MSPs put fish farming back under the microscope
Fish escapes and mortalities, sea lice, use of wrasse as cleaner fish and transparency of reporting are all expected to feature when MSPs again turn their attention towards salmon farming tomorrow.
The new chief executive of the Scottish Salmon Producers’ Organisation (SSPO), Tavish Scott will face questioning from the Scottish Parliament’s Rural Economy and Connectivity (REC) Committee. Scott was a Liberal Democrat MSP from 2009 until 2019, representing Shetland, and his appearance will come the day after this morning’s announcement that Norwegian salmon farmer Grieg Seafood is seeking to sell its Shetland operation which employs more than 160 people.
SSPO sustainability director Anne Anderson and Ben Hadfield, chief operating officer for salmon farmer Mowi in Scotland, Ireland and the Faroes, are also due to be questioned by the committee, as is Terry A’Hearn, chief executive of the Scottish Environment Protection Agency (SEPA).
The REC Committee wants to know what progress has been made since the publication two years ago of its fish farming inquiry report which contained 65 recommendations.
The report called for urgent action to improve and enhance the regulation of the industry but rejected calls by industry critics for a moratorium on expansion.
Other recommendations included:
- Robust intervention by regulators for serious mass mortality incidents, including limiting or closing down production
- Mandatory reporting of lice data to regulators produced weekly in arrears, as in Norway
- Regulation of cleaner fish fishing to preserve wild stocks
- Data on medicine use made publicly available on the same platform used for sea lice and mortality data
- Strict penalties for fish escapes, as in Norway
- An immediate and proactive shift to site new farms away from wild salmon migratory routes, and immediate dialogue to identify scope for moving existing poorly sited farms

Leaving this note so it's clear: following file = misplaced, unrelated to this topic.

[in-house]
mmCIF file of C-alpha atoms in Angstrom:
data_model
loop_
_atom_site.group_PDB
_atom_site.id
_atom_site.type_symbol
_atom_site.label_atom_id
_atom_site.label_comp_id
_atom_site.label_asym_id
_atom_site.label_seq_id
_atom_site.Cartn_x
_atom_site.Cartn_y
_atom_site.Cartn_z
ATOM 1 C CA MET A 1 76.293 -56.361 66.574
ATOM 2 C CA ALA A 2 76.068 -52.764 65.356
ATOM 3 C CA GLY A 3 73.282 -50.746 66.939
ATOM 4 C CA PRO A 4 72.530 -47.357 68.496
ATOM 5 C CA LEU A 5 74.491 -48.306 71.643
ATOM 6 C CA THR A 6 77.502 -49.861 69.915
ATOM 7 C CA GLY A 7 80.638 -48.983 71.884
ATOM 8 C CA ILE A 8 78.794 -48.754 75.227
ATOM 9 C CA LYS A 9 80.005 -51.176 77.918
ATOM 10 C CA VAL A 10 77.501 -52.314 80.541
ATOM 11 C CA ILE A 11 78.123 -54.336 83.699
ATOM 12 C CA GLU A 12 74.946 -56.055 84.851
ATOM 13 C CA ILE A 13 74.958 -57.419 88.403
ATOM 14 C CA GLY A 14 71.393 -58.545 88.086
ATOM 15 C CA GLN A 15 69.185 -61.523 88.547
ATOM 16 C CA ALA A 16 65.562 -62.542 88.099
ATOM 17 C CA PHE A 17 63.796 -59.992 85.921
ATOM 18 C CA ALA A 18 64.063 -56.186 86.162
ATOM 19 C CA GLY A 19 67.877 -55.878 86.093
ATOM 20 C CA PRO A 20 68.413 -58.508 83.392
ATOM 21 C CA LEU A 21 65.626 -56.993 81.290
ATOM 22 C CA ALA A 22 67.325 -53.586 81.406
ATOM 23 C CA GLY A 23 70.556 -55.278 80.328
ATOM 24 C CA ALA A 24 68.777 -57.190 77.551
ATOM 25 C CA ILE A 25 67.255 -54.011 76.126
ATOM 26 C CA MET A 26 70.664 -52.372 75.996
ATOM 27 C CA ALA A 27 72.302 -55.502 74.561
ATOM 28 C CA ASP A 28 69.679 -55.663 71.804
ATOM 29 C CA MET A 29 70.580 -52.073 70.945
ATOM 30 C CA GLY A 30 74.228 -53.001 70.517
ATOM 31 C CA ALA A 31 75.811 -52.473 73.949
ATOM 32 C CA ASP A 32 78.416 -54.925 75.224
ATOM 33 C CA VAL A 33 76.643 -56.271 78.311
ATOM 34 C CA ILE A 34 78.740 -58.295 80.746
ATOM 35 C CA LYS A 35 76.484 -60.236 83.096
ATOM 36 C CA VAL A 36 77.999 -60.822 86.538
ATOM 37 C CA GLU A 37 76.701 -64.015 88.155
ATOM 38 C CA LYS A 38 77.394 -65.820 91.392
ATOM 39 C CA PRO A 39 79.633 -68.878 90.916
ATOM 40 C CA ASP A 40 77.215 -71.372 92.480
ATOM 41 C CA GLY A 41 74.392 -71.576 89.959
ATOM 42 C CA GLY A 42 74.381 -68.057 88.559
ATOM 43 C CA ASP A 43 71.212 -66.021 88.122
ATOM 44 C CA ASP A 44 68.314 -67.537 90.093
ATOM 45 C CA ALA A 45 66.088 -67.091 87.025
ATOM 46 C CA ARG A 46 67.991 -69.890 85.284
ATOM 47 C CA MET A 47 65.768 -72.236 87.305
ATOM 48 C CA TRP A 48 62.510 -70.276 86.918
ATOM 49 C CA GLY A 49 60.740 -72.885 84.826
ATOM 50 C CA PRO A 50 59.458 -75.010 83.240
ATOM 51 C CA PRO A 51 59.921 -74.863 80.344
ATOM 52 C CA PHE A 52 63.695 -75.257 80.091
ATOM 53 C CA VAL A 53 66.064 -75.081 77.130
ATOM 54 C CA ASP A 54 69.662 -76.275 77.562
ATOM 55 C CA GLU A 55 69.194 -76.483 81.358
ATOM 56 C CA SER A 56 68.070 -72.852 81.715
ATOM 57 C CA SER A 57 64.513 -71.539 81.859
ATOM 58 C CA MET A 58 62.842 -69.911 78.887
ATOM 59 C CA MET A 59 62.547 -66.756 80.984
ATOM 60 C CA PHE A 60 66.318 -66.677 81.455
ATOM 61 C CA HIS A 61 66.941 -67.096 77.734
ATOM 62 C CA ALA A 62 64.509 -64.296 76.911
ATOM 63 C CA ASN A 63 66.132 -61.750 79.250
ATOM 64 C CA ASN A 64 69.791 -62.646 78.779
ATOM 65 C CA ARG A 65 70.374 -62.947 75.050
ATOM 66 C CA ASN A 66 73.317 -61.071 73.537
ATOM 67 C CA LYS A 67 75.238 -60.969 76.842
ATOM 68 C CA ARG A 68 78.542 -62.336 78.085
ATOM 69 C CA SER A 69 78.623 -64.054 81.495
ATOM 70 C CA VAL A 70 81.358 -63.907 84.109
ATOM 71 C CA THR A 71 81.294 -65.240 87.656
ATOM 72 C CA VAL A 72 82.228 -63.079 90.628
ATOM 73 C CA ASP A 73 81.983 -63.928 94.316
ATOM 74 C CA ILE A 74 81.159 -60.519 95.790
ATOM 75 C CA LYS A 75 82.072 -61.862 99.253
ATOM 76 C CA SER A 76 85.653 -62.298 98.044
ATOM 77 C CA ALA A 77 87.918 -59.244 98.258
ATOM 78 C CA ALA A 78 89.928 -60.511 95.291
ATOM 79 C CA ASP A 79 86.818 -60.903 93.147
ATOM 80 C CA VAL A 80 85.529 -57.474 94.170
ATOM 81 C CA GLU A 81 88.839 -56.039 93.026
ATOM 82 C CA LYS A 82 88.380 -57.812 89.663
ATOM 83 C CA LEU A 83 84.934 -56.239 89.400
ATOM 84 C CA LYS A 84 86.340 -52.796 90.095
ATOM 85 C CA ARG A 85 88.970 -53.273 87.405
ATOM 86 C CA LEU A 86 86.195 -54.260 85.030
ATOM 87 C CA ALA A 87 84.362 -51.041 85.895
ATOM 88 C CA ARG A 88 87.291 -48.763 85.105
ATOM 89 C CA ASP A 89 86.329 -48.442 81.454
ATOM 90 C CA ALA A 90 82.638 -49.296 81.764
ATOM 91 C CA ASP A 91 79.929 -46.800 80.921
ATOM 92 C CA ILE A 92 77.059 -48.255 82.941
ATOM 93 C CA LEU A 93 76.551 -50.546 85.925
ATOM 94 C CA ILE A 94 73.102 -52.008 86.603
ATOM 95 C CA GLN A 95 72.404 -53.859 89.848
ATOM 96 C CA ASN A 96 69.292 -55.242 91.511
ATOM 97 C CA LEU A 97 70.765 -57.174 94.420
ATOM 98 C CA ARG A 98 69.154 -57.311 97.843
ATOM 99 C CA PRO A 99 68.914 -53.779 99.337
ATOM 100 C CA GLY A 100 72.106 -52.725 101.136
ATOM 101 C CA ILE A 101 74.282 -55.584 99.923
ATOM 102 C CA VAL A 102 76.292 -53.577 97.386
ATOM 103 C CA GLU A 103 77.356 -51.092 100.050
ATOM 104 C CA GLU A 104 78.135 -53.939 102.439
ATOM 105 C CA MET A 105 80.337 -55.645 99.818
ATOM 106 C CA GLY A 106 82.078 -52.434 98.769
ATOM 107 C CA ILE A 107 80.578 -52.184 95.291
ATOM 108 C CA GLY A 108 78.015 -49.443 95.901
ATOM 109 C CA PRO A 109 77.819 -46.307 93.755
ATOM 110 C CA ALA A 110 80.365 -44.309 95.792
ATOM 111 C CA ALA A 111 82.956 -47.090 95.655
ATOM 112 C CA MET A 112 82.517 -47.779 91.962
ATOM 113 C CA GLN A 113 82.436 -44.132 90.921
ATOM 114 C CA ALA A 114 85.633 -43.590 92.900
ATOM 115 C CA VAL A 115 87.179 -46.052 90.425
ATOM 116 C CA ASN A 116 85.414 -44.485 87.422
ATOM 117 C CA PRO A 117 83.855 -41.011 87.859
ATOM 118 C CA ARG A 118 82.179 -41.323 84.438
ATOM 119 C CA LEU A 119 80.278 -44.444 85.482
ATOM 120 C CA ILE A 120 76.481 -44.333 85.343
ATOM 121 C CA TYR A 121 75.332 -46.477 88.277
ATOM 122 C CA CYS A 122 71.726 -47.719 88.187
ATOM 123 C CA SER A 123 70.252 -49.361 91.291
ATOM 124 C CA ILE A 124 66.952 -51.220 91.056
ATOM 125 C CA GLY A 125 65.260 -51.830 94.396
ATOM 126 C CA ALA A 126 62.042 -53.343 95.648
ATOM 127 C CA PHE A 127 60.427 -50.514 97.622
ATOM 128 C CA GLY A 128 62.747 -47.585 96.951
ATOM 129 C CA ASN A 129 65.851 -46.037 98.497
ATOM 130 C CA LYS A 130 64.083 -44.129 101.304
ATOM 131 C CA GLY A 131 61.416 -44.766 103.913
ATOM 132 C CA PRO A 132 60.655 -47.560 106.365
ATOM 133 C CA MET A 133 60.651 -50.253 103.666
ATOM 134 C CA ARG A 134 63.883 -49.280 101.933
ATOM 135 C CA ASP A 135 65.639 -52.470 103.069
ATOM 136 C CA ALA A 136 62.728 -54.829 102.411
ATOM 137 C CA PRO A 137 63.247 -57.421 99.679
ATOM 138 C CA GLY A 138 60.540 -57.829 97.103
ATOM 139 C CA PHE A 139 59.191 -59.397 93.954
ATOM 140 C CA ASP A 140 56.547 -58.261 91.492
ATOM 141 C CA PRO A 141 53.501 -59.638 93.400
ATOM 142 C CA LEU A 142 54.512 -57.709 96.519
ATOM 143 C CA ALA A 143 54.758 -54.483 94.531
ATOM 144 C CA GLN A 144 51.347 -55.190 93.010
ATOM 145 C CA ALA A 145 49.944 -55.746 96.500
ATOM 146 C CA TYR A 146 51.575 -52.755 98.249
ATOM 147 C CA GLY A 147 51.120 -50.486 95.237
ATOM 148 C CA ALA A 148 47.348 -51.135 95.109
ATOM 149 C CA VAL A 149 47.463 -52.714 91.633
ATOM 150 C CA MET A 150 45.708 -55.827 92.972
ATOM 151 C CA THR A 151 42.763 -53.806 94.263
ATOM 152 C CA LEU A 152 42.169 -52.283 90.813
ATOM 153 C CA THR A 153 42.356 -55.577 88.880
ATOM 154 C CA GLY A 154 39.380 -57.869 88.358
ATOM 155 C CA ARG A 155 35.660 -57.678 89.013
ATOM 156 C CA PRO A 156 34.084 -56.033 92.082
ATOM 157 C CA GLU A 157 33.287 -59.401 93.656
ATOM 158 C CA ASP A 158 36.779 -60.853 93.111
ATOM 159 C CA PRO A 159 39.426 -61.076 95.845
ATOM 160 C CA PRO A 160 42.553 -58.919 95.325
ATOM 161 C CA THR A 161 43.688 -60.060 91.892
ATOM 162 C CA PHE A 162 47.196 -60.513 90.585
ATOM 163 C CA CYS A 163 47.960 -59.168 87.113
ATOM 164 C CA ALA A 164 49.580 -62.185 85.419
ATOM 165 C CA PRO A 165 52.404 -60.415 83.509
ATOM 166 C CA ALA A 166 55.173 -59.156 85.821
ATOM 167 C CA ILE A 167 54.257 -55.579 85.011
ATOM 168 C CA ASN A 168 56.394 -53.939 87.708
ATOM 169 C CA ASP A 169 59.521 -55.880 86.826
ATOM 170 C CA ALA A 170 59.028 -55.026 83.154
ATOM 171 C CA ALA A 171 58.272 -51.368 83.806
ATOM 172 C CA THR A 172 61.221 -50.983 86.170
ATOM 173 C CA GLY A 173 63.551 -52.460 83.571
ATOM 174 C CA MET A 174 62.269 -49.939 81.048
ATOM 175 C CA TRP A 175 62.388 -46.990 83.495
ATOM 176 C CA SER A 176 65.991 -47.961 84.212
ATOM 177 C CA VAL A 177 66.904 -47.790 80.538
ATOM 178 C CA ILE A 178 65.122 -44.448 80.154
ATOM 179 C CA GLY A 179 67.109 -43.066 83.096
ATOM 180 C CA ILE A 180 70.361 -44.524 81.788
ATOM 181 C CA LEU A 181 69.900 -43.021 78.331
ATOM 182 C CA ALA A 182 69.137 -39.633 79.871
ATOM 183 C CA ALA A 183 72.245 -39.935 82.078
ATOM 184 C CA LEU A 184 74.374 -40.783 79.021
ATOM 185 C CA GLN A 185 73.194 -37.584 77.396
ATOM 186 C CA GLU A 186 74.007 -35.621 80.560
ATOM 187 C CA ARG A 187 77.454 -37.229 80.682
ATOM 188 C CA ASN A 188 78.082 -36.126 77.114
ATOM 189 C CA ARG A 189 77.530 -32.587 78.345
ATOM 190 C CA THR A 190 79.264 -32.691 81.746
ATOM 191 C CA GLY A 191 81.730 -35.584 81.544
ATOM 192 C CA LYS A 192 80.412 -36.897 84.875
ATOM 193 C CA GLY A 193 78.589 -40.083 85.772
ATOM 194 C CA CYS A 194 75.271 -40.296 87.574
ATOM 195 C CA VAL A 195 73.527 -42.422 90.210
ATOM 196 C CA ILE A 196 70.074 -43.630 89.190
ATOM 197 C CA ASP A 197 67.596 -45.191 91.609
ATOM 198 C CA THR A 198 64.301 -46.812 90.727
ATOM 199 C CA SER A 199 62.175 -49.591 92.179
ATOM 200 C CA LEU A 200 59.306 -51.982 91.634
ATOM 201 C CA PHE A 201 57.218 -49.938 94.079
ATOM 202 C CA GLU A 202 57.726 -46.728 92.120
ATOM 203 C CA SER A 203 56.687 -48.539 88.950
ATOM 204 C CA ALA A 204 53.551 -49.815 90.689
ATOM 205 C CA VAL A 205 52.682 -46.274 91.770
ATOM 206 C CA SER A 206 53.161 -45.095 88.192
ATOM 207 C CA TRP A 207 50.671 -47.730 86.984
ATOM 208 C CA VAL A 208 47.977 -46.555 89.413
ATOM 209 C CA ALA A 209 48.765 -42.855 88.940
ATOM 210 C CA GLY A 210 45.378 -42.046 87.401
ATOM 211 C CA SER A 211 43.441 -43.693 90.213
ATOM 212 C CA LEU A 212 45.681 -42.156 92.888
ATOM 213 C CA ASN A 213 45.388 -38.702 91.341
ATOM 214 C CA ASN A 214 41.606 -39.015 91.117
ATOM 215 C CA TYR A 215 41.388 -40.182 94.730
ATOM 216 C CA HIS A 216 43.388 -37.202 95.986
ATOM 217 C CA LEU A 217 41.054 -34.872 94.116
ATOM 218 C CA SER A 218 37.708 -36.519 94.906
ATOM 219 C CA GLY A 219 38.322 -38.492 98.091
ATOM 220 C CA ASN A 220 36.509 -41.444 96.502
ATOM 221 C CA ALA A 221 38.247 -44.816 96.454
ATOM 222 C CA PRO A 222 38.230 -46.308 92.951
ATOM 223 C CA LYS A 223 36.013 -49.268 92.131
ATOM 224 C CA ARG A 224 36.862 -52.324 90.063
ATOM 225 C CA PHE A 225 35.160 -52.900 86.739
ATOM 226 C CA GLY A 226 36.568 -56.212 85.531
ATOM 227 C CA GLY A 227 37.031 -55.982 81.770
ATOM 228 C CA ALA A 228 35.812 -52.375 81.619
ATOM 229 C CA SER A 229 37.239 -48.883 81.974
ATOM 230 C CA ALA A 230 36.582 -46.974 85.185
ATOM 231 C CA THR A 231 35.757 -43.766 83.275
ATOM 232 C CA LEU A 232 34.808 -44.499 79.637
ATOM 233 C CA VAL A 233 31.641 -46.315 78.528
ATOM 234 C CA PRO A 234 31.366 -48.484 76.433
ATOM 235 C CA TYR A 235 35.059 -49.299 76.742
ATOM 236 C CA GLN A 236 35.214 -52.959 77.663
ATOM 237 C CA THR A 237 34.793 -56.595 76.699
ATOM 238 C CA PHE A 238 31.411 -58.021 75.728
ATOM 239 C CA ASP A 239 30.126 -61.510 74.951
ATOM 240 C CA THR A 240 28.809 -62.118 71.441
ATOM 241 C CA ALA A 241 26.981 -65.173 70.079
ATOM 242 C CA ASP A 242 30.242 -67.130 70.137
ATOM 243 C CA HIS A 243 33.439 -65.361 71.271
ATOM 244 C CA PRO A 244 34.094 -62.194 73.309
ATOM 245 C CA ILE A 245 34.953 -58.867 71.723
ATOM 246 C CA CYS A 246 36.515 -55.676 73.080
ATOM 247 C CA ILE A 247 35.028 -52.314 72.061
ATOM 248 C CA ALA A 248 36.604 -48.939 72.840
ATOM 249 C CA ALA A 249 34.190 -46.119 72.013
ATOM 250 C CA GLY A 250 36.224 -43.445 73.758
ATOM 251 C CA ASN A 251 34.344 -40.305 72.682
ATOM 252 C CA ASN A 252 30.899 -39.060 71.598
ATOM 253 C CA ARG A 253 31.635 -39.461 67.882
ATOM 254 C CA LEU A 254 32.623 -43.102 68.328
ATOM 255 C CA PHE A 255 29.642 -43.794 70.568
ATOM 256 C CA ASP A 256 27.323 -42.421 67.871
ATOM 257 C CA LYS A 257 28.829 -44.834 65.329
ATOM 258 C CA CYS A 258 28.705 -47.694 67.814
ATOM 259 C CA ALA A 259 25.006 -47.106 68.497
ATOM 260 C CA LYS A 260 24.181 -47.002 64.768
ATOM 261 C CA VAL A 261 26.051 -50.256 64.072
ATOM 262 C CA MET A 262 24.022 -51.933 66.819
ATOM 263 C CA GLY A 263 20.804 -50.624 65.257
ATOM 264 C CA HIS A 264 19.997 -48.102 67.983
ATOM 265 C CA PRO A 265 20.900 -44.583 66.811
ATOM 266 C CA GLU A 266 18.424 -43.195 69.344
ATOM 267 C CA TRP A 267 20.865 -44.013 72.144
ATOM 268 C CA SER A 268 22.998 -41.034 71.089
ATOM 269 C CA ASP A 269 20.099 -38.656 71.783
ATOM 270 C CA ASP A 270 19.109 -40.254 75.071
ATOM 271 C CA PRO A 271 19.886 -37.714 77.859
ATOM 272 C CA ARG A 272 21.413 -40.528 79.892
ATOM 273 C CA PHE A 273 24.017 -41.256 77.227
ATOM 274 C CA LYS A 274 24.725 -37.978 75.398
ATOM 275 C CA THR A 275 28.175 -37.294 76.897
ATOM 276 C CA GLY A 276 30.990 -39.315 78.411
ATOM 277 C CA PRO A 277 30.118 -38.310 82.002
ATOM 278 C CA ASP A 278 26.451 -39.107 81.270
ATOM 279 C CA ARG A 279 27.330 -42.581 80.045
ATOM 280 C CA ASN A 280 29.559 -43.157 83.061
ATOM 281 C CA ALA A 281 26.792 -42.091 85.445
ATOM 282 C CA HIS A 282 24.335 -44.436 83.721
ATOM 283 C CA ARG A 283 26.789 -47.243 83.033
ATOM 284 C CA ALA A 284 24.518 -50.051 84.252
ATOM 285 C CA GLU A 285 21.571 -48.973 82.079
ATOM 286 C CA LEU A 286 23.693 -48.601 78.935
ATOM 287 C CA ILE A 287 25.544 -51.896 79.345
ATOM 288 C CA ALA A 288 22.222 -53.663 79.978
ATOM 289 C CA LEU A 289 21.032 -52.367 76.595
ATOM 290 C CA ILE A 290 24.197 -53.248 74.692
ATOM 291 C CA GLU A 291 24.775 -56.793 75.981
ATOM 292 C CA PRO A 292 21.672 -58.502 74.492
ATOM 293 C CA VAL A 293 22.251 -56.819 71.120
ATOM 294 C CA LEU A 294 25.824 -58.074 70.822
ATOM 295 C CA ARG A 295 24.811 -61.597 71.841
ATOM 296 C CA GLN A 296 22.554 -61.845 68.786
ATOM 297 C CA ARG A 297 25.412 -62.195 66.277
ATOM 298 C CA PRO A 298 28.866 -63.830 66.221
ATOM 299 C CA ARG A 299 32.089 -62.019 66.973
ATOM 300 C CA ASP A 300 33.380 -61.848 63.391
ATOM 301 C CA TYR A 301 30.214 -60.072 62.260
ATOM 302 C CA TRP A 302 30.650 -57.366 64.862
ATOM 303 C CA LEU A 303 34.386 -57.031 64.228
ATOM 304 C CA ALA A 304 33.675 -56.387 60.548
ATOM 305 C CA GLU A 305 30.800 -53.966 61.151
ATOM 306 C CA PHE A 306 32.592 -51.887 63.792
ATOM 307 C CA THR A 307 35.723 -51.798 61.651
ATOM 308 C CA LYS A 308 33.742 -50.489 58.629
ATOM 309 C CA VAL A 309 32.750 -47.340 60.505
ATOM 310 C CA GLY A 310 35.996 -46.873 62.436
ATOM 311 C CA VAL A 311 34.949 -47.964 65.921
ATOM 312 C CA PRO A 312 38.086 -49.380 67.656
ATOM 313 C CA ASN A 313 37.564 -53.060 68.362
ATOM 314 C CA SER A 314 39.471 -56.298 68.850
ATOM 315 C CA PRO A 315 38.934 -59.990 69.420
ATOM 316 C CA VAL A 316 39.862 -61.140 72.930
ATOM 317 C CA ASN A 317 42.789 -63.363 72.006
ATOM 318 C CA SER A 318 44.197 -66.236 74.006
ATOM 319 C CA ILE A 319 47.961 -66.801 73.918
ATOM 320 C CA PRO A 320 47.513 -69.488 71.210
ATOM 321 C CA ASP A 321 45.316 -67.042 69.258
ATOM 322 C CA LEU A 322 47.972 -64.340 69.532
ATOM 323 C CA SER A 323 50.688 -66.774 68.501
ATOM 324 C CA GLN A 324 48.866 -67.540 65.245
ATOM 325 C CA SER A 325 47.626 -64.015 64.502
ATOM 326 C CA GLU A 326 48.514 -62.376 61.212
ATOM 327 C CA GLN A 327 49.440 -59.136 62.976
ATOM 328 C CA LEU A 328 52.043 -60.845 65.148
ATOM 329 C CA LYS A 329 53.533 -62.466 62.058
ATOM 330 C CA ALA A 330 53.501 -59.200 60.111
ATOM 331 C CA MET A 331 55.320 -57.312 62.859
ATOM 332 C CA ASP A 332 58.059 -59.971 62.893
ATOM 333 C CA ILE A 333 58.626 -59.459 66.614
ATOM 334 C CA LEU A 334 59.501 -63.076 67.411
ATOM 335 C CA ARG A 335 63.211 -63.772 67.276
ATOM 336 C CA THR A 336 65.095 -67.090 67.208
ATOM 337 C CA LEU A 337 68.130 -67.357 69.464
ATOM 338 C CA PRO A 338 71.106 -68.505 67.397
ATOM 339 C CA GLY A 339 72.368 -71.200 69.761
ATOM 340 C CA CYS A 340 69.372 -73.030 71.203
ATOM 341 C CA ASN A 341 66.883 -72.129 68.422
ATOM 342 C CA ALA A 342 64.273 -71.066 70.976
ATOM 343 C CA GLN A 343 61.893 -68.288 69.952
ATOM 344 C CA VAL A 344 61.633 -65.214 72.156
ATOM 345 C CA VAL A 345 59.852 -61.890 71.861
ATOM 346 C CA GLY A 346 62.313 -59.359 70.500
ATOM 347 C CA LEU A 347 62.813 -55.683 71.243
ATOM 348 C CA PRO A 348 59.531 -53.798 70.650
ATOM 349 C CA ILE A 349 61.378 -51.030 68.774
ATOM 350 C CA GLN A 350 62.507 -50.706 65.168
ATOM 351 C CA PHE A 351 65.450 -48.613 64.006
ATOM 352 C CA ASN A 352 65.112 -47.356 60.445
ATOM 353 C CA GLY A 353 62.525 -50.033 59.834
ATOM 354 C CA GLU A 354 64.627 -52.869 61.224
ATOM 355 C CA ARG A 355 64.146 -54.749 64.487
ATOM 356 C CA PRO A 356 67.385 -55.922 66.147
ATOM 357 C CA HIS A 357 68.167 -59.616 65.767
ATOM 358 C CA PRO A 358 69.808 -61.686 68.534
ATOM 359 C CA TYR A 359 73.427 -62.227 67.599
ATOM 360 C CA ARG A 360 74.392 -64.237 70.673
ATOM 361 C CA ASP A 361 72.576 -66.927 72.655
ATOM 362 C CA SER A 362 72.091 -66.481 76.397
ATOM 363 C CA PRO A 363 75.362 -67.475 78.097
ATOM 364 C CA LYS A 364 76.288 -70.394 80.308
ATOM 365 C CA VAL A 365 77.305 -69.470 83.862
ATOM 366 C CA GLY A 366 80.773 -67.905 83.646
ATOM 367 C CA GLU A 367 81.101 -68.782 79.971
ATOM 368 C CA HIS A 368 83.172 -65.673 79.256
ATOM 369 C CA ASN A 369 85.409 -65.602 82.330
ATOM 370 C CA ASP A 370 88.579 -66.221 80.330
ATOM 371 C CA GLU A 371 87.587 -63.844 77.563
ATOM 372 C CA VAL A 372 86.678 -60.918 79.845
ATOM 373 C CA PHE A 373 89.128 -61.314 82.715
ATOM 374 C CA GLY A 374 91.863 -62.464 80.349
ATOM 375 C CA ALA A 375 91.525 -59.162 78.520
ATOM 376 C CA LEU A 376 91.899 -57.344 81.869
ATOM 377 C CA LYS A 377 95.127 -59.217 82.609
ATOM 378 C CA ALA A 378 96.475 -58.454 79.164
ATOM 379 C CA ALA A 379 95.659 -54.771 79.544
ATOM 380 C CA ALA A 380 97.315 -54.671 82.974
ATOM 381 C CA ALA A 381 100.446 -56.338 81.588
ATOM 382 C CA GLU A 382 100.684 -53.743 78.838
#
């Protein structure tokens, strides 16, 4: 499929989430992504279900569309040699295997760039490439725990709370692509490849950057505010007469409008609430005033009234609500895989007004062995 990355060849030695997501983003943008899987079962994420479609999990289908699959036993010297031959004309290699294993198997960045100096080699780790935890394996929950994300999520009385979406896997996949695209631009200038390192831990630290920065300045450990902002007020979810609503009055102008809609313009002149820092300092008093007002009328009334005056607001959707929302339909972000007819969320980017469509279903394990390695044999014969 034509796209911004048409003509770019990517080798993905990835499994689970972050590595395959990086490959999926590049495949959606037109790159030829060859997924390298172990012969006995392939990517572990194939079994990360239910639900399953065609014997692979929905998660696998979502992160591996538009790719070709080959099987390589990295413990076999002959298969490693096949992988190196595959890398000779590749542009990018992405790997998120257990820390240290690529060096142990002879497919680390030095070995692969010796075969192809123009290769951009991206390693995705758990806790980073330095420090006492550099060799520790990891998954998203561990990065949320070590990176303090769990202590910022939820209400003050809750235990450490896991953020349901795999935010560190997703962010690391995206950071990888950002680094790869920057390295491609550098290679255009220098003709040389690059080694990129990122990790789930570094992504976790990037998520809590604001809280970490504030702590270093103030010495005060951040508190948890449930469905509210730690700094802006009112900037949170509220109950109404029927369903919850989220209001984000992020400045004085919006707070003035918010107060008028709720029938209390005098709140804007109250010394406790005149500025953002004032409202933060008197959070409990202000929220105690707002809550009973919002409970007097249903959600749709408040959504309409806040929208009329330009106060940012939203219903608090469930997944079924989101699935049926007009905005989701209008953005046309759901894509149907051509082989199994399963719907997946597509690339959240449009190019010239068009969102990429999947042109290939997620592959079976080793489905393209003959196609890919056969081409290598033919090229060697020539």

- A high priority given to waste collection and removal by the industry, the Scottish government and relevant agencies.
At the time the report was published, rural economy secretary Fergus Ewing said the Scottish government agreed with many of the conclusions, although not in the area of fish mortality.
Ewing said it was “disappointing that in recognising the challenges of mortalities the committee has not equally recognised the sector’s efforts to reduce the number of incidents and levels”.
Hadfield has also been critical of the conduct of the inquiry.
“Even though we respect free speech and critical opinions being voiced, I was disappointed at so many unsubstantiated opinions were allowed to detract from the veracity of the inquiry,” he told Fish Farming Expert in December 2018.
And in the March 2019 issue of Mowi Scotland staff magazine The Scoop, he said he was concerned “that some opinions stated at the hearings linger as fact”.
“Bluntly put, evidentiary hearings should bear witness to proof and fact, not conjecture and speculation,” wrote Hadfield.
The salmon farming industry will be able to point to considerable investment in fish health that has taken place since the report’s publication, along with initiatives such as Mowi’s ongoing trial of AKVA’s TubeNet, which keeps salmon below the lice layer.
The SSPO has also launched a new Sustainability Charter which details 41 separate actions the industry will take to fulfil five pledges on animal welfare, minimising environmental impact, full traceability of fish, employment practices and relations with local communities. The charter includes a commitment to exploring the potential of new technologies to capture fish waste from marine farms.
The REC Committee meeting begins at 9am and can be viewed on www.scottishparliament.tv